Job 24:13
They are of those that rebel against the light; they know not the ways thereof, nor abide in the paths thereof.
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(13) They are of those that rebel against the light.—A very remarkable expression, which seems to anticipate the teaching of St. John (Job 1:9, &c.).

Job 24:13. Those that rebel against the light — Who sin impudently, in the face of the sun, and obstinately, in spite of all their light, as well the light of reason and conscience, which abhors and condemns their wicked actions, as the light of divine revelation, which was then, in good measure, imparted to the people of God, and shortly after committed to writing; all which they set at defiance, sinning with manifest contempt of God, and of men, and of their own consciences. They know not the ways thereof —

That is, of the light, or such ways and courses as are agreeable to the light; they do not approve, love, or choose them. Nor abide in the paths thereof — If they begin to walk in those paths: and do some good actions, yet they do not persevere in well-doing: they are not constant and fixed in a good course of life.24:13-17 See what care and pains wicked men take to compass their wicked designs; let it shame our negligence and slothfulness in doing good. See what pains those take, who make provision for the flesh to fulfil the lusts of it: pains to compass, and then to hide that which will end in death and hell at last. Less pains would mortify and crucify the flesh, and be life and heaven at last. Shame came in with sin, and everlasting shame is at the end of it. See the misery of sinners; they are exposed to continual frights: yet see their folly; they are afraid of coming under the eye of men, but have no dread of God's eye, which is always upon them: they are not afraid of doing things which they are afraid of being known to do.They are of those that rebel against the light - That is, they hate the light: compare John 3:20. It is unpleasant to them, and they perform their deeds in the night. Job here commences a reference to another class of wicked persons - those who perform their deeds in the darkness of the night; and he shows that the same thing is true of them as of those who commit crimes in open day, that God does not interpose directly to punish them. They are suffered to live in prosperity. This should be rendered, "Others hate the light;" or, "There are those also who are rebellious against the light." There is great force in the declaration, that those who perform deeds of wickedness in the night are "rebels" against the light of day.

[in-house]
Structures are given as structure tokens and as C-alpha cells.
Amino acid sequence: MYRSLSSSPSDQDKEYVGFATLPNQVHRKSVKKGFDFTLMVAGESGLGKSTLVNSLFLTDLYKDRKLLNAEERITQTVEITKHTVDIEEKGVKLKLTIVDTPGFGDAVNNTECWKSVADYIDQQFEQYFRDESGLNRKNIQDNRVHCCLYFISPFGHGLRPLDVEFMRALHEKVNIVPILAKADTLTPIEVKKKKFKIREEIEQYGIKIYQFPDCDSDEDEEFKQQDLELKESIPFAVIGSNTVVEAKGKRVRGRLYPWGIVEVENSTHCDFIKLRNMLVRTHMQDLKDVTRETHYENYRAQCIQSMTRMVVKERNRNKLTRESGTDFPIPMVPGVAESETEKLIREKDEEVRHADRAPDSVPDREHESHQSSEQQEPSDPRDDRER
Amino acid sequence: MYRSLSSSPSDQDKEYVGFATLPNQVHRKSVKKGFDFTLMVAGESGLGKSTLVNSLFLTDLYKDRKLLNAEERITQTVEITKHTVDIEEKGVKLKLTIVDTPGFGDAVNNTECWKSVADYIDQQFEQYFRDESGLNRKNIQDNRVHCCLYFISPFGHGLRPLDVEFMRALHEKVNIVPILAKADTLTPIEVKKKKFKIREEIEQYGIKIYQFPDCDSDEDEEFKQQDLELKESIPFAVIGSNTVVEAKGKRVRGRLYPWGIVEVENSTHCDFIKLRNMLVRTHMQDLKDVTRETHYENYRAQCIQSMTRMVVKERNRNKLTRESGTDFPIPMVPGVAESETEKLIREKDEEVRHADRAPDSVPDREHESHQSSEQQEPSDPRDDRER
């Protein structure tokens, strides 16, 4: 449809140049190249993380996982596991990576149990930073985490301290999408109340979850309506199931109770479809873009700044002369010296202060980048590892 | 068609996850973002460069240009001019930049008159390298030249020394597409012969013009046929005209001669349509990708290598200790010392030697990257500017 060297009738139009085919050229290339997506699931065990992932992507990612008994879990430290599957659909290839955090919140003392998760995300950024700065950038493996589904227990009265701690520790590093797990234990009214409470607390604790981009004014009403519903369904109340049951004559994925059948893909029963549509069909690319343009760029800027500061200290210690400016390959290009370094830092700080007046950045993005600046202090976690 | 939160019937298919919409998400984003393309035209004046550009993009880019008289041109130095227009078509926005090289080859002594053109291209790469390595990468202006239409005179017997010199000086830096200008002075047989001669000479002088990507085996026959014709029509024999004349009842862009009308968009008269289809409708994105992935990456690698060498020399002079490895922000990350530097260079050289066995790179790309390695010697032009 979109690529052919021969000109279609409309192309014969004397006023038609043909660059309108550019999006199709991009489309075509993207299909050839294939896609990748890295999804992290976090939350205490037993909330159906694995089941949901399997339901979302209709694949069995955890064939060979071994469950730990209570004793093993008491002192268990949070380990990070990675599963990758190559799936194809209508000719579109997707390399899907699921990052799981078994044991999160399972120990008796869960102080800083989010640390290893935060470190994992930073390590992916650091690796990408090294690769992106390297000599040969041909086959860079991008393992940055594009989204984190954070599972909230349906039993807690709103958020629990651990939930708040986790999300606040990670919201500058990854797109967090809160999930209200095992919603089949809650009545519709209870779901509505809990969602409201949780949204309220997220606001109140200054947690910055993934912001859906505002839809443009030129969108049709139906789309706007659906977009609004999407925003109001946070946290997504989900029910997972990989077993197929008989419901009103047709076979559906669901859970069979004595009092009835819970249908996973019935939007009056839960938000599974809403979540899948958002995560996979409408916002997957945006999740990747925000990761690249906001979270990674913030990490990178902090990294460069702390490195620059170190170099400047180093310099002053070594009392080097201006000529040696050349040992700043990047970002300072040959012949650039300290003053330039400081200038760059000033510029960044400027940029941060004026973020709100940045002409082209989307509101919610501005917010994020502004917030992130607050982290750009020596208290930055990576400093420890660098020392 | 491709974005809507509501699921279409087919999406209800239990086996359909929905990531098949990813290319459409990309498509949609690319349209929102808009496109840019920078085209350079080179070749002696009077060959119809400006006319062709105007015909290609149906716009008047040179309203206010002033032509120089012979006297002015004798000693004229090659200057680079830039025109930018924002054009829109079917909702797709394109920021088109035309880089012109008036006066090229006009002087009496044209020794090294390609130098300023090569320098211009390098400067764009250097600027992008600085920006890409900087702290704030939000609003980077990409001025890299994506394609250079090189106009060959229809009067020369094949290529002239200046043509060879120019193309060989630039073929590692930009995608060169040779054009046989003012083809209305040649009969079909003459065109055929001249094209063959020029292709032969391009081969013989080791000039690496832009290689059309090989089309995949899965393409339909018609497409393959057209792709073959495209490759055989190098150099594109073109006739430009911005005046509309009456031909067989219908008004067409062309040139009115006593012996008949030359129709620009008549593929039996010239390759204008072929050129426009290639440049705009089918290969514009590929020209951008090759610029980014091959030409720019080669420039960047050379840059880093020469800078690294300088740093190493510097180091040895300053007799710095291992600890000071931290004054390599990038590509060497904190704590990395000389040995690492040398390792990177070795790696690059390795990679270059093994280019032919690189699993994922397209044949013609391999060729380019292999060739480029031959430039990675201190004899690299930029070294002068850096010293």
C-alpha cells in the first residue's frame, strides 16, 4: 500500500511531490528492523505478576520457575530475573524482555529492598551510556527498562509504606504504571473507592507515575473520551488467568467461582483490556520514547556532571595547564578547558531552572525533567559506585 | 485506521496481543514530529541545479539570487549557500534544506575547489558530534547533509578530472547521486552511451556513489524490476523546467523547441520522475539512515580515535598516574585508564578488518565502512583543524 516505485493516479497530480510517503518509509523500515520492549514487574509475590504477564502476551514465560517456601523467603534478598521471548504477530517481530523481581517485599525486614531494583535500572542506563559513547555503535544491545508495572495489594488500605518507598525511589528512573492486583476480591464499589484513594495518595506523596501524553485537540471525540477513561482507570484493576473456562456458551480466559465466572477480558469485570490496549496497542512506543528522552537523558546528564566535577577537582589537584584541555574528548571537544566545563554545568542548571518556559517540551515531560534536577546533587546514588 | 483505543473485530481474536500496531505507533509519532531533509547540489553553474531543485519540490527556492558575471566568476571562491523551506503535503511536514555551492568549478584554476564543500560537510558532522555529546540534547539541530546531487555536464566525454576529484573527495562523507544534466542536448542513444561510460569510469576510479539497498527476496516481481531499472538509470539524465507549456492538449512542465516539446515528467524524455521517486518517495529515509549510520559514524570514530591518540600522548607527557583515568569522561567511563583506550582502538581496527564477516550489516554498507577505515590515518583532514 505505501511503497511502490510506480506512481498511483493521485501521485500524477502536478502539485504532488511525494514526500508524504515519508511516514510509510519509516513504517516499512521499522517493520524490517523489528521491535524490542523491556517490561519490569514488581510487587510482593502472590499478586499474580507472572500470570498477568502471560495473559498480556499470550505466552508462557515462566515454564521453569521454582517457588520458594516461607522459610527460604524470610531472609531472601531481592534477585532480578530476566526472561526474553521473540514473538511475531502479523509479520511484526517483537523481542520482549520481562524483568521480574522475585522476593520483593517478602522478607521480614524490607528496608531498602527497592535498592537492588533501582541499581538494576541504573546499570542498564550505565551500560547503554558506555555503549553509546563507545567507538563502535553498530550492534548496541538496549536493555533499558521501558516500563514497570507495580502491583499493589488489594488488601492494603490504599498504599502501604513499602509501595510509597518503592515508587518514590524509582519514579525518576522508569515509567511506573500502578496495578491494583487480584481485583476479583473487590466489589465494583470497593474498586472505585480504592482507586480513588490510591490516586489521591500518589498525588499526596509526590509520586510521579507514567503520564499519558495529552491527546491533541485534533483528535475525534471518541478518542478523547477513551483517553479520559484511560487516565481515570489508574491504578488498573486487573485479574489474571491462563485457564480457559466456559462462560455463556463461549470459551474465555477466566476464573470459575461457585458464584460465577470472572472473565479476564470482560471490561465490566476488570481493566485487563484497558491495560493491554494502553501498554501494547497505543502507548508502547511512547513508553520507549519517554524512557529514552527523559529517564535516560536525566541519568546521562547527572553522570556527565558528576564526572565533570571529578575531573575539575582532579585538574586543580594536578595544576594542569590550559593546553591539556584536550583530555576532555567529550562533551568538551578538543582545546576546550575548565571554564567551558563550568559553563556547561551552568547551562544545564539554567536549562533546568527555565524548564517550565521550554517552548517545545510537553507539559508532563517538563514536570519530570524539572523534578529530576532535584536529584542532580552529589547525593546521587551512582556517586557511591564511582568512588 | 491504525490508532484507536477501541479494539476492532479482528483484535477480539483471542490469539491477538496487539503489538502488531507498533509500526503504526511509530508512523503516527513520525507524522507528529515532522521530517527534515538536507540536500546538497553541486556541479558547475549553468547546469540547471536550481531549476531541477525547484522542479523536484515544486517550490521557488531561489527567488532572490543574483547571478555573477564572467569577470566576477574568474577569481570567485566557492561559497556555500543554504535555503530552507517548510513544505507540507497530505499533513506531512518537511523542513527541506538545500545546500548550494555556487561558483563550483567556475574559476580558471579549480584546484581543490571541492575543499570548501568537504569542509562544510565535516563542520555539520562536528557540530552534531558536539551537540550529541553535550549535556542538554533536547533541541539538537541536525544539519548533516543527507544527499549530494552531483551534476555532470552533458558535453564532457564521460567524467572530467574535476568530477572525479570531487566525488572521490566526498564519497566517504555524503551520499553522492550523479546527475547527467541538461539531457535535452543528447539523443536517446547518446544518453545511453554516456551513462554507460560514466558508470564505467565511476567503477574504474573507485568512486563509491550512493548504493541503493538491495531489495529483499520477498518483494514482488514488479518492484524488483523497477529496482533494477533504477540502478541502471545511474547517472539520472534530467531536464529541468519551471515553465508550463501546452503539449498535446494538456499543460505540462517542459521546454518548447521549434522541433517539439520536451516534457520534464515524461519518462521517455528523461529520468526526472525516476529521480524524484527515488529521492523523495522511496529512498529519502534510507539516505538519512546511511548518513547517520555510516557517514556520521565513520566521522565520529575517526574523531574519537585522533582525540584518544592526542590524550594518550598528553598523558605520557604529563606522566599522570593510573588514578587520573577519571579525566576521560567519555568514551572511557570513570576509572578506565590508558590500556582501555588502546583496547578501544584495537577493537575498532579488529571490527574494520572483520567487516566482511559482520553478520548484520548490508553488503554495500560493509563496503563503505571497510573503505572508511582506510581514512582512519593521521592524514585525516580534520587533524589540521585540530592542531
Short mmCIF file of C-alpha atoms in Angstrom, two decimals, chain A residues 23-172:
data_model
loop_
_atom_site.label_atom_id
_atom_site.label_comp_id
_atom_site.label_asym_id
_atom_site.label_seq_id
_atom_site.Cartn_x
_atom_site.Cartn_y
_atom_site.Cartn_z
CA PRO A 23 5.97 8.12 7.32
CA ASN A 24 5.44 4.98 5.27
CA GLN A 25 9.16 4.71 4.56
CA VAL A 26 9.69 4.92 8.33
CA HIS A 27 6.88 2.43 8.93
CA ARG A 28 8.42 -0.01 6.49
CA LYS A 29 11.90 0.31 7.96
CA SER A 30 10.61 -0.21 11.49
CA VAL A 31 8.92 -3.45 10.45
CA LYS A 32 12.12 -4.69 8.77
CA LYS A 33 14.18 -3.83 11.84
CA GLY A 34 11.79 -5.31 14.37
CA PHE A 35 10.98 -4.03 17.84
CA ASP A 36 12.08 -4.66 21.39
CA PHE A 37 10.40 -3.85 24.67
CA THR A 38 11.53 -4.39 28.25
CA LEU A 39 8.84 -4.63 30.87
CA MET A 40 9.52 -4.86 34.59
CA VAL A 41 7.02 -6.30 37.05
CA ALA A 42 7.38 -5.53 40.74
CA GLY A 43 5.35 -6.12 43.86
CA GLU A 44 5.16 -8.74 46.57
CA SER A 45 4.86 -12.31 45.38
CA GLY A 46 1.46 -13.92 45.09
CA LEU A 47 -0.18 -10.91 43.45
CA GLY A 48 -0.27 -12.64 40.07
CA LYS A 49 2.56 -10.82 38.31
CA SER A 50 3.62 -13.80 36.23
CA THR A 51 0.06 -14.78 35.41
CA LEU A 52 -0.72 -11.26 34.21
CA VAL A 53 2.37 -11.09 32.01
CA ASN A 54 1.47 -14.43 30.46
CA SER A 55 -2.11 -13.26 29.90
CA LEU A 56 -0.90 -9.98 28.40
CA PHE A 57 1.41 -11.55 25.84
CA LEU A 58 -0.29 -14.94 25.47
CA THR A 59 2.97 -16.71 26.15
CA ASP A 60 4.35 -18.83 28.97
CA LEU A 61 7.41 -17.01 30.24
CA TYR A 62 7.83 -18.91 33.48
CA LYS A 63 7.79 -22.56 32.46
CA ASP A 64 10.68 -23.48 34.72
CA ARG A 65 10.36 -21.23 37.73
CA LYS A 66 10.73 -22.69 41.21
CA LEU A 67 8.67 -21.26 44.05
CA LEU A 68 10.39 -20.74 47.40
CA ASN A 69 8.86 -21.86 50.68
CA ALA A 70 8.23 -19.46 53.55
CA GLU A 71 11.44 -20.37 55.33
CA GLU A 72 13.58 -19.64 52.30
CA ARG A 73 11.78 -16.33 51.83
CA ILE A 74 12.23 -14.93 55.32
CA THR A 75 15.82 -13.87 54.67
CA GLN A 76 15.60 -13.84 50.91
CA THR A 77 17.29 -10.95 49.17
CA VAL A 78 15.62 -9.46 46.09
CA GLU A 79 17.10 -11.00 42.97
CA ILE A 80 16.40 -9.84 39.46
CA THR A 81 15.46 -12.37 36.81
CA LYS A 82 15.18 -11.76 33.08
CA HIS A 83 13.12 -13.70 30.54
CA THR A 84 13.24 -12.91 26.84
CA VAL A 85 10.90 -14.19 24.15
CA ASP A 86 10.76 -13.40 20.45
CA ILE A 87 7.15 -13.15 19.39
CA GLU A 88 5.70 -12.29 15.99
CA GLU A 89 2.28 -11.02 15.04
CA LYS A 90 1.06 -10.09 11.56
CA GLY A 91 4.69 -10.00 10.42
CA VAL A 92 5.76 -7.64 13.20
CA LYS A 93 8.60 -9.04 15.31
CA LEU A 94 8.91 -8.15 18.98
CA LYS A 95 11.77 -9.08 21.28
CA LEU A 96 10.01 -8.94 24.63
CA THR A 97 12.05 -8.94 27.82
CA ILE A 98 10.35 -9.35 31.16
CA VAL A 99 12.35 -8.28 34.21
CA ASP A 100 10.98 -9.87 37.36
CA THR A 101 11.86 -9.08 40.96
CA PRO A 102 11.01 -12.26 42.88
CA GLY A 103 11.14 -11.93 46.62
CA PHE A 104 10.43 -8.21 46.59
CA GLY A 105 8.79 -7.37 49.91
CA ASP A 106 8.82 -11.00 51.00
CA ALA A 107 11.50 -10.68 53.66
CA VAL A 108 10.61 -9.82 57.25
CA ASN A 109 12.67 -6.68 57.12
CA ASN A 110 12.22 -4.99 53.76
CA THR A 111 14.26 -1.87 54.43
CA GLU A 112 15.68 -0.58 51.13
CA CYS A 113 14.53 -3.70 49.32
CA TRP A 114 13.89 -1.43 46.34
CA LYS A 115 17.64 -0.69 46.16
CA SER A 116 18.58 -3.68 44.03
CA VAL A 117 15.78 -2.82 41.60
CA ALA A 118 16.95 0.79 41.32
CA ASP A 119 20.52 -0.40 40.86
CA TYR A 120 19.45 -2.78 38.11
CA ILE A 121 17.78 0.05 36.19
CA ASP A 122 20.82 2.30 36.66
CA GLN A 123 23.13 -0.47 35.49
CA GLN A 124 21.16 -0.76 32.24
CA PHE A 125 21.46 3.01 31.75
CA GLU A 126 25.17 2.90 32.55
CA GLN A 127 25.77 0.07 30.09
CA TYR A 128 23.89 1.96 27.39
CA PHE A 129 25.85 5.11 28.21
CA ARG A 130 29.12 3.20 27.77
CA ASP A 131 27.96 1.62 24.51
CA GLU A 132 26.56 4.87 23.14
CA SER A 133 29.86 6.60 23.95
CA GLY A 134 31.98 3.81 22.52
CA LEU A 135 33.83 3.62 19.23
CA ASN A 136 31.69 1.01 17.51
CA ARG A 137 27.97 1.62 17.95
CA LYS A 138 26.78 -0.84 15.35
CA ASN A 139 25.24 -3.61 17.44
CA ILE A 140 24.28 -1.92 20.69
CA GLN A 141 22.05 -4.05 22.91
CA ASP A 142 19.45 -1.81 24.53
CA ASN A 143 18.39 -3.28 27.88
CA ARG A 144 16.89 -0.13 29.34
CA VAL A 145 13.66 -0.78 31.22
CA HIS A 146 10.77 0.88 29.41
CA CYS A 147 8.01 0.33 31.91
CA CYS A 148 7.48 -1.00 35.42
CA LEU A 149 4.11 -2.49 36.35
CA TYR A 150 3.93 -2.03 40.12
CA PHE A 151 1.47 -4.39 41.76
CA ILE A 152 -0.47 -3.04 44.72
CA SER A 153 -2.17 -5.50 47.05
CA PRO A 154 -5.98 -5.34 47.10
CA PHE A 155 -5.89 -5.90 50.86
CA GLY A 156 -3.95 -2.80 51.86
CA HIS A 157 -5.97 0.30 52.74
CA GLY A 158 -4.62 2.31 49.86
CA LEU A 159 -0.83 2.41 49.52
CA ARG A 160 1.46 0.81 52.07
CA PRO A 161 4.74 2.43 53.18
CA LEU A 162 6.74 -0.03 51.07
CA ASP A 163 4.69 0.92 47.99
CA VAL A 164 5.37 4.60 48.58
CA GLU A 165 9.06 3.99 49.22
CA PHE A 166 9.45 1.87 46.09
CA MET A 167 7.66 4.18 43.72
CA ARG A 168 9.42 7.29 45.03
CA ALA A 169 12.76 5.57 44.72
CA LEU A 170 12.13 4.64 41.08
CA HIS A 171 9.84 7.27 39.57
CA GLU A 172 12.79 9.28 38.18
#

They know not the ways thereof - They do not see it. They work in the night.

Nor abide in the paths thereof - In the paths that the light makes. They seek out paths on which the light does not shine.

13. So far as to openly committed sins; now, those done in the dark. Translate: "There are those among them (the wicked) who rebel," &c.

light—both literal and figurative (Joh 3:19, 20; Pr 2:13).

paths thereof—places where the light shines.

This is added as the general character of the persons before mentioned, and as a great aggravation of their wickedness, that they were not modest sinners, which were ashamed of their evil ways, and therefore sinned in the dark, and in secret, as some who here follow; but sinned impudently in the face of the sun, and in spite of all their light, as well the light of reason and conscience, which abhors and condemns their wicked actions, as the light of Divine revelation, which was then in good measure imparted to the church and people of God in this time, and shortly after was committed to writing; all which they set at defiance, sinning with manifest contempt of God, and of men, and of their own consciences.